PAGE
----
“Less fevered minds understand that, even if Iran developed a rudimentary nuclear capability, the U.S. and Israel would have a huge missile advantage. According to the Federation of American Scientists, the U.S. has over 5,000 warheads deployed and a large number in reserve, while estimates of the Israeli stockpile range from 80 to 200 nuclear devices. At present, Iran has none and, even under the worst-case scenario, is unlikely to have more than a handful in the years to come … Iran is a nuclear pigmy; it has no long-range missiles that can reach the U.S. Its medium-range missile capability,which can theoretically reach Israel, is unreliable. In contrast, Israel has between 100 and 150 Jericho missiles, plus more than 200 F-4E Phantom and F-16 Falcon Aircraft, capable of delivering weapons. The U.S. has almost 1,500 nuclear delivery platforms.”

Attacking Iran would have and effect opposite what neo-conservatives and Netanyahu seek. Professor Stephen Crowley, chairman of peace and conflict studies at Oberlin College, points out, “Since nuclear weapons provide the ultimate deterrent, nothing could better persuade Iranian hard-liners to abandon negotiations and to develop such weapons full speed than calls to bomb Iran. Mr. Bolton speculates that bombing could set back Iran’s nuclear program ‘by three to five years.’ What, then, Mr. Bolton? Where does it end?”

The U.S. permitted the neo-conservatives to take us to war with Iraq on false premises and with disastrous results. To permit them to lead us down this path once again, this time with Iran, would be a repetition of folly. Hopefully, sanity and an enlightened concern with America’s long-term best interests will prevail.

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Allan C. Brownfeld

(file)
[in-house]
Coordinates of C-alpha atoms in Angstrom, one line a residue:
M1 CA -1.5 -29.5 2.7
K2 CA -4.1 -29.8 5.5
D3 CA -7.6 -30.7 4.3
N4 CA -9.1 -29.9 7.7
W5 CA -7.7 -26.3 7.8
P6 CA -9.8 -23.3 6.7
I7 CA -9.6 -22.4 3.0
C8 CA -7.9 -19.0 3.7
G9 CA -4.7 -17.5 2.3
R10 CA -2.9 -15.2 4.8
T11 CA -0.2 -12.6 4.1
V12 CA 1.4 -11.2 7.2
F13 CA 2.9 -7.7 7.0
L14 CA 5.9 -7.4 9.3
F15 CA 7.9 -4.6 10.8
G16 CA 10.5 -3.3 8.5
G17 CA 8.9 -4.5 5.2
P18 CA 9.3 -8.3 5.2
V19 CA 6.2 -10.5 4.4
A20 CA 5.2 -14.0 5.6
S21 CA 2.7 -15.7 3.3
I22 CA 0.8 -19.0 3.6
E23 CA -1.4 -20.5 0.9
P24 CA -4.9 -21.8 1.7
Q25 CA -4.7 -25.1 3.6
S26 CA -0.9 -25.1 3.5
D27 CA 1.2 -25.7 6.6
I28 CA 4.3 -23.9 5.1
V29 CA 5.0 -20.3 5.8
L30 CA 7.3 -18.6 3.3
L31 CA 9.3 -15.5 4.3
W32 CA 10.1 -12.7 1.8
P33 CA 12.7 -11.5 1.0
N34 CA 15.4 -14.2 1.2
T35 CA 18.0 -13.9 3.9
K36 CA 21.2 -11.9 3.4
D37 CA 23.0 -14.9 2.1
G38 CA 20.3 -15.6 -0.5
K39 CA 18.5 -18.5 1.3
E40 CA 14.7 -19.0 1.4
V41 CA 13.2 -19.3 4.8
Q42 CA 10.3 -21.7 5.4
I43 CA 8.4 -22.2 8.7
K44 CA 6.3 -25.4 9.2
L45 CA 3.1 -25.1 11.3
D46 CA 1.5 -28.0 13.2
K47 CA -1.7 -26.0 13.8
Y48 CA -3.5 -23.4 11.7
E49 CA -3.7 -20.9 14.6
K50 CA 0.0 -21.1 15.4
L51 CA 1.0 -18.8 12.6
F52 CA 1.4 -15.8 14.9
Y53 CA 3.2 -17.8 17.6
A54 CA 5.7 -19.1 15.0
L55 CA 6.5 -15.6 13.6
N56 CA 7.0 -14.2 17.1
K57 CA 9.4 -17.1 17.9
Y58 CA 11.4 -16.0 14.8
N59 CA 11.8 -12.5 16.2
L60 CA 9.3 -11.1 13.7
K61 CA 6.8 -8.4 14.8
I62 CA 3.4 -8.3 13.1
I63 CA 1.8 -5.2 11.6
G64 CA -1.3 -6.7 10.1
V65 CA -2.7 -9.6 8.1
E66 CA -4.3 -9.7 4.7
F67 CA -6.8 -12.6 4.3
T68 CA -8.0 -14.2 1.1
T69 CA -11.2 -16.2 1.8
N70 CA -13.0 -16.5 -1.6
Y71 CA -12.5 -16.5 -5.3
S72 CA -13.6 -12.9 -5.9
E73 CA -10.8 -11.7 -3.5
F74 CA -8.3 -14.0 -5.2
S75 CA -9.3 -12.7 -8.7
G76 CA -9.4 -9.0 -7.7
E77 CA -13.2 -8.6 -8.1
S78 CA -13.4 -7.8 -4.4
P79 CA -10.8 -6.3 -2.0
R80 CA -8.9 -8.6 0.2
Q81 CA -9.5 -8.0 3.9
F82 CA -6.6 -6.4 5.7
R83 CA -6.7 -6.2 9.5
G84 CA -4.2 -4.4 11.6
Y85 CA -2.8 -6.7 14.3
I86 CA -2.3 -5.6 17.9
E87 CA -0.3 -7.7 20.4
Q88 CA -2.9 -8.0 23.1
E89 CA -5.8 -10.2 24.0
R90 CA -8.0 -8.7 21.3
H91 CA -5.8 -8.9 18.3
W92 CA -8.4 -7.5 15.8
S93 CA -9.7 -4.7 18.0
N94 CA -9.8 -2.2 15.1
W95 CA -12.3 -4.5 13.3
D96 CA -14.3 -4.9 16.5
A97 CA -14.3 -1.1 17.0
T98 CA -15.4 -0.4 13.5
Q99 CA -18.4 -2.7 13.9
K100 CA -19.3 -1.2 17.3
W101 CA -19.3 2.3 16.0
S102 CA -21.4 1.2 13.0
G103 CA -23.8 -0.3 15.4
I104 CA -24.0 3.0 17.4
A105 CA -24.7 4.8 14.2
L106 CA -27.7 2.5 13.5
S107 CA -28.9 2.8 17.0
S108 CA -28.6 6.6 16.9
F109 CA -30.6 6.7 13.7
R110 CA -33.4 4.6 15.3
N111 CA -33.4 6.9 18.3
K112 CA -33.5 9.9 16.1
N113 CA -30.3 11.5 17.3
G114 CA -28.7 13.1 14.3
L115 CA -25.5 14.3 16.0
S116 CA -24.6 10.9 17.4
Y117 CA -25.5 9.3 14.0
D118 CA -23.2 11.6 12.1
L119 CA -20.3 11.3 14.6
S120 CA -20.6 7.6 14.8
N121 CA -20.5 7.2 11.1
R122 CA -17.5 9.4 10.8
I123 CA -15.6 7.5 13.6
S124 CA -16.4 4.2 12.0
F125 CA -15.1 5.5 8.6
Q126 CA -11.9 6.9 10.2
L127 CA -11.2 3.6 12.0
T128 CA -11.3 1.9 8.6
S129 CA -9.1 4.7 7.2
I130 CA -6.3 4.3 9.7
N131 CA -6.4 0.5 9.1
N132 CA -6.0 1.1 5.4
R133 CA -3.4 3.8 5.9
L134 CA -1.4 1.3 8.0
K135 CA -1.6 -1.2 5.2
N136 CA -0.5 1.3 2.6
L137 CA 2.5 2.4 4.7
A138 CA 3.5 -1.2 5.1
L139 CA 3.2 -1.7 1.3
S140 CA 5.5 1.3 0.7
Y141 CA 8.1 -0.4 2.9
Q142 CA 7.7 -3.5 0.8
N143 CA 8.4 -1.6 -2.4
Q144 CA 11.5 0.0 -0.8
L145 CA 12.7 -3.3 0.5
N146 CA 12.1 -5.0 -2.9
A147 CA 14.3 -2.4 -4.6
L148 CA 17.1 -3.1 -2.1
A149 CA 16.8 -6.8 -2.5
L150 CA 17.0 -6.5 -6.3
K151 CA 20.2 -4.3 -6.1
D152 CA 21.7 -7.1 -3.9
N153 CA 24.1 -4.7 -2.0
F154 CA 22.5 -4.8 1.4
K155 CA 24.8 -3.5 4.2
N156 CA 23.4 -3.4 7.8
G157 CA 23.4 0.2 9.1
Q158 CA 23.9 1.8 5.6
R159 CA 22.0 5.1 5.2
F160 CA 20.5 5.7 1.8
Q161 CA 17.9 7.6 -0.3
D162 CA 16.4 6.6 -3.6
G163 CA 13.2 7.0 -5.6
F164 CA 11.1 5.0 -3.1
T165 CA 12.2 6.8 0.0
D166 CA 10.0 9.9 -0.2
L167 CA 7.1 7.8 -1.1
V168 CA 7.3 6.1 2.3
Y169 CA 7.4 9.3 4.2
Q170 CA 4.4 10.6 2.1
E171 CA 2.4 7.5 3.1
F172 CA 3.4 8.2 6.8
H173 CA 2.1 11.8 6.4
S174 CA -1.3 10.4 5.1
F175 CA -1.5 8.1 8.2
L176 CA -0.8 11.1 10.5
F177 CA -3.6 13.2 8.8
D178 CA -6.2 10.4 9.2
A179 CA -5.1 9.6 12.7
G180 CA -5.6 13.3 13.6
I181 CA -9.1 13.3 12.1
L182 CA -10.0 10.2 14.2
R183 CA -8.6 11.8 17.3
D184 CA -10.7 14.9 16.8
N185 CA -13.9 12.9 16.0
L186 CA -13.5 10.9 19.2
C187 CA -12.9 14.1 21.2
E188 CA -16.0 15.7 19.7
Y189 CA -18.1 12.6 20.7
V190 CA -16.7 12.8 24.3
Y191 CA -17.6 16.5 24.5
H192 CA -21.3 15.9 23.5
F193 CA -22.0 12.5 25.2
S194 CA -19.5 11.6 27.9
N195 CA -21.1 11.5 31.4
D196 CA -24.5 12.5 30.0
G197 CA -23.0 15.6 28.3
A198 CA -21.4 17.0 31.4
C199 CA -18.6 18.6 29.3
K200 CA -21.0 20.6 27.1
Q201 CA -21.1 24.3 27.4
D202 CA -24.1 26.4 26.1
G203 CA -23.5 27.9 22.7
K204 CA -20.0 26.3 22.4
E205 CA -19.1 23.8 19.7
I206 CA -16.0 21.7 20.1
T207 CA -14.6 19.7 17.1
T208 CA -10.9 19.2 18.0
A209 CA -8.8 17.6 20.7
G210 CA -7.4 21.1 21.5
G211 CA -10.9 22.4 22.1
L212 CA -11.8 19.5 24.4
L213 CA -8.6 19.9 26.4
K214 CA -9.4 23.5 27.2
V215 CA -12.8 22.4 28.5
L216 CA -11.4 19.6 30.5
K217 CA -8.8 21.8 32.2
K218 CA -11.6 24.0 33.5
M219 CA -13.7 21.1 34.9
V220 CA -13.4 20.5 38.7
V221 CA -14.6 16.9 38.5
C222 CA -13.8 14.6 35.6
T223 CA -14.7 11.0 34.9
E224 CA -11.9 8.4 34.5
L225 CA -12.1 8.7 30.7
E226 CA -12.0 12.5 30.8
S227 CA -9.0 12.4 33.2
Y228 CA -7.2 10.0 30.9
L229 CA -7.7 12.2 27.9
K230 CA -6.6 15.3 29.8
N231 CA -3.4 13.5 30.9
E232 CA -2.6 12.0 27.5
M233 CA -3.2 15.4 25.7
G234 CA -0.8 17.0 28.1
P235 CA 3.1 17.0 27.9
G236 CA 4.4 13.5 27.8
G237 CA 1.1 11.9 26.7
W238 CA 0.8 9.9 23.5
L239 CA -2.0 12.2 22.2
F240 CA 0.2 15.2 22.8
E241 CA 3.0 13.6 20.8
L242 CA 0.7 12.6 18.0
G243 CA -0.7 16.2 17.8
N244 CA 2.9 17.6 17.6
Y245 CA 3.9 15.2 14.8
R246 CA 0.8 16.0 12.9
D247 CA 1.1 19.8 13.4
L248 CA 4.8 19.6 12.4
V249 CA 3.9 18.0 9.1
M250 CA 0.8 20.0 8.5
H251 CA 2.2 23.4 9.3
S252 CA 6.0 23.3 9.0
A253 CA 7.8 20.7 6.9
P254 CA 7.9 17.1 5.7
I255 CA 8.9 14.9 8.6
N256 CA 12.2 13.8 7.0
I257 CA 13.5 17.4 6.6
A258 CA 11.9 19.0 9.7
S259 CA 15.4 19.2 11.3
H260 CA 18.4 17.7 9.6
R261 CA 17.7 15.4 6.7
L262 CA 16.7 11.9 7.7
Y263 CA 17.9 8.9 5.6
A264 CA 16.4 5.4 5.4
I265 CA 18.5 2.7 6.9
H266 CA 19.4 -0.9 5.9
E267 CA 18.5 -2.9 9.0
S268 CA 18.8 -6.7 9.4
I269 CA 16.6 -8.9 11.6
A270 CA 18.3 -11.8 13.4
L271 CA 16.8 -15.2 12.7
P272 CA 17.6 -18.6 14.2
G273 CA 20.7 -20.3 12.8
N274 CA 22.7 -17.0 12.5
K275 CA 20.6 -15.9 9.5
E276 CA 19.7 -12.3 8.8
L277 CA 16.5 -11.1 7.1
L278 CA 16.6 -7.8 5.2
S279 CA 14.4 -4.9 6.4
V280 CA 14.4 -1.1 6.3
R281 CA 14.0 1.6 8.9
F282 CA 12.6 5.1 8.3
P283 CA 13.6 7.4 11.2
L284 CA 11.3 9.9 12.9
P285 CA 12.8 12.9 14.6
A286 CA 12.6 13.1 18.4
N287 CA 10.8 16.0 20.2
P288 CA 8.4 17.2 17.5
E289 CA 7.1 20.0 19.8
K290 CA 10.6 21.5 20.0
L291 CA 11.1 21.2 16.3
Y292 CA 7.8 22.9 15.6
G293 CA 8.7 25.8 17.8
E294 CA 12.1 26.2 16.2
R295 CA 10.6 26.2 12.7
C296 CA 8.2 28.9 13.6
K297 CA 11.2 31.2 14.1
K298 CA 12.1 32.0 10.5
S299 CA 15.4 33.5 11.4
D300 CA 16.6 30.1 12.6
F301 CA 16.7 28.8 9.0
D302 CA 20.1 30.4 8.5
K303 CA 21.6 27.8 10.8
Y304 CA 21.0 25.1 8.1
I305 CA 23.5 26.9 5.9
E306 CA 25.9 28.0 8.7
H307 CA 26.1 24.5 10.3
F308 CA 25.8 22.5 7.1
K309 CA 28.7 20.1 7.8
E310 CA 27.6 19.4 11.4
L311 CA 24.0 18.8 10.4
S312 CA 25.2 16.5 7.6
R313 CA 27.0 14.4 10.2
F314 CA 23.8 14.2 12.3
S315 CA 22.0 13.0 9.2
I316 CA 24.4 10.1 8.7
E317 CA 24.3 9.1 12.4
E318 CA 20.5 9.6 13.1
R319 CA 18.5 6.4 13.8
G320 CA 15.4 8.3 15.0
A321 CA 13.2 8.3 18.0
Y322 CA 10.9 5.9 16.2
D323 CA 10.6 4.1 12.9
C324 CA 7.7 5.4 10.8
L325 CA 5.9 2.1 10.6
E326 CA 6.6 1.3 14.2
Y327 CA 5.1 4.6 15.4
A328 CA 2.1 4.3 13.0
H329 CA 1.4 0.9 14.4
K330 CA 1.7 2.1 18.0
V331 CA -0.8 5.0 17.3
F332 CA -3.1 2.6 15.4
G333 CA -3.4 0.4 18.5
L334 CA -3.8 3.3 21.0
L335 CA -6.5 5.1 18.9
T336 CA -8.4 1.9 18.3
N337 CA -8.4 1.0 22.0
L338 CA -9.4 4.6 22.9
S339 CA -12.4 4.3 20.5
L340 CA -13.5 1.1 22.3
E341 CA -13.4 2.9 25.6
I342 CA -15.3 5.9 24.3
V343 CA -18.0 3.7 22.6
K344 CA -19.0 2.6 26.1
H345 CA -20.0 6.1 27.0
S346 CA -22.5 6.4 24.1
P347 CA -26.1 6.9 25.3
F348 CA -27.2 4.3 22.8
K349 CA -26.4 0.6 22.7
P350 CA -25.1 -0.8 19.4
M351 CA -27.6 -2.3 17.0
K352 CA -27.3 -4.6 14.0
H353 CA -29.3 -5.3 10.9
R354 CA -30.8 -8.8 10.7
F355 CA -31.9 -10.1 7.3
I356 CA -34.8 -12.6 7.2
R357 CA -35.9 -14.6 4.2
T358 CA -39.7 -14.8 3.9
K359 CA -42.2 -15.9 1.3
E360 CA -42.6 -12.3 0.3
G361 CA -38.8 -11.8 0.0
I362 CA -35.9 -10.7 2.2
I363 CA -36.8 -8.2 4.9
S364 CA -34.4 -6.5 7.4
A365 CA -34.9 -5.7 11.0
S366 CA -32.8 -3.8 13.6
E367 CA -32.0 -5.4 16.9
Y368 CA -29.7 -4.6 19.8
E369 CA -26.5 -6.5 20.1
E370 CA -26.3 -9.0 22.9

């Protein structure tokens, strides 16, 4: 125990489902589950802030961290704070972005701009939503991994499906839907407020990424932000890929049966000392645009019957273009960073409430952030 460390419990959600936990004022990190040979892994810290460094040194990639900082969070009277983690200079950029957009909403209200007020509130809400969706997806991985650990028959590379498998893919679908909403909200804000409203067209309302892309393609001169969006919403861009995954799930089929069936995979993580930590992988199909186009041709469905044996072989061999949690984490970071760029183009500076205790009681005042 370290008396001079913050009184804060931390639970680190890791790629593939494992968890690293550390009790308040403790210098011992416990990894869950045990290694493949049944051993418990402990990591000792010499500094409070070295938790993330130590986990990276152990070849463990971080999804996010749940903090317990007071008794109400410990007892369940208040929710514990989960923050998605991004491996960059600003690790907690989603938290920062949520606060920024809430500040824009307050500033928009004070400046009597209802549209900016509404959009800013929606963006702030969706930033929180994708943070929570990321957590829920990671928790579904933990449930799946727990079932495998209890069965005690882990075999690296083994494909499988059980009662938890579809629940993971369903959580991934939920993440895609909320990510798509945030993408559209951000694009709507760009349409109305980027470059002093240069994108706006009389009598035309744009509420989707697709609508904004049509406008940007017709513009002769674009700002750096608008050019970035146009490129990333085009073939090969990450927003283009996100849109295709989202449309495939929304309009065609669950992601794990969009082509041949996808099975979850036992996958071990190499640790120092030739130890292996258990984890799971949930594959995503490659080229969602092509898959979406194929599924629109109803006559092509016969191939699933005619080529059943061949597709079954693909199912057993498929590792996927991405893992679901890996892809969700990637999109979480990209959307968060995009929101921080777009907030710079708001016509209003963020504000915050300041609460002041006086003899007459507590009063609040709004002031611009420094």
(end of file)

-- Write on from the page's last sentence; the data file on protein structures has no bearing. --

Received B.A. from the College of William and Mary, J.D. from the Marshall-Wythe School of Law of the College of William and Mary, and M.A. from the University of Maryland. Served as a member of the faculties of St. Stephen's Episcopal School, Alexandria, Virginia and the University College of the University of Maryland. The recipient of a Wall Street Journal Foundation Award, he has written for such newspapers as The Houston Press, The Washington Evening Star, The Richmond Times Dispatch, and The Cincinnati Enquirer. His column appeared for many years in Roll Call, the newspaper of Capitol Hill. His articles have appeared in The Yale Review, The Texas Quarterly, Orbis, Modern Age, The Michigan Quarterly, The Commonweal and The Christian Century. His essays have been reprinted in a number of text books for university courses in Government and Politics. For many years, his column appeared several times a week in papers such as The Washington Times, The Phoenix Gazette and the Orange County Register. He served as a member of the staff of the U.S. Senate Internal Security Subcommittee, as Assistant to the research director of the House Republican Conference and as a consultant to members of the U.S. Congress and to the Vice President. He is the author of five books and currently serves as Contributing Editor of The St. Croix Review, Associate Editor of The Lincoln Review and editor of Issues.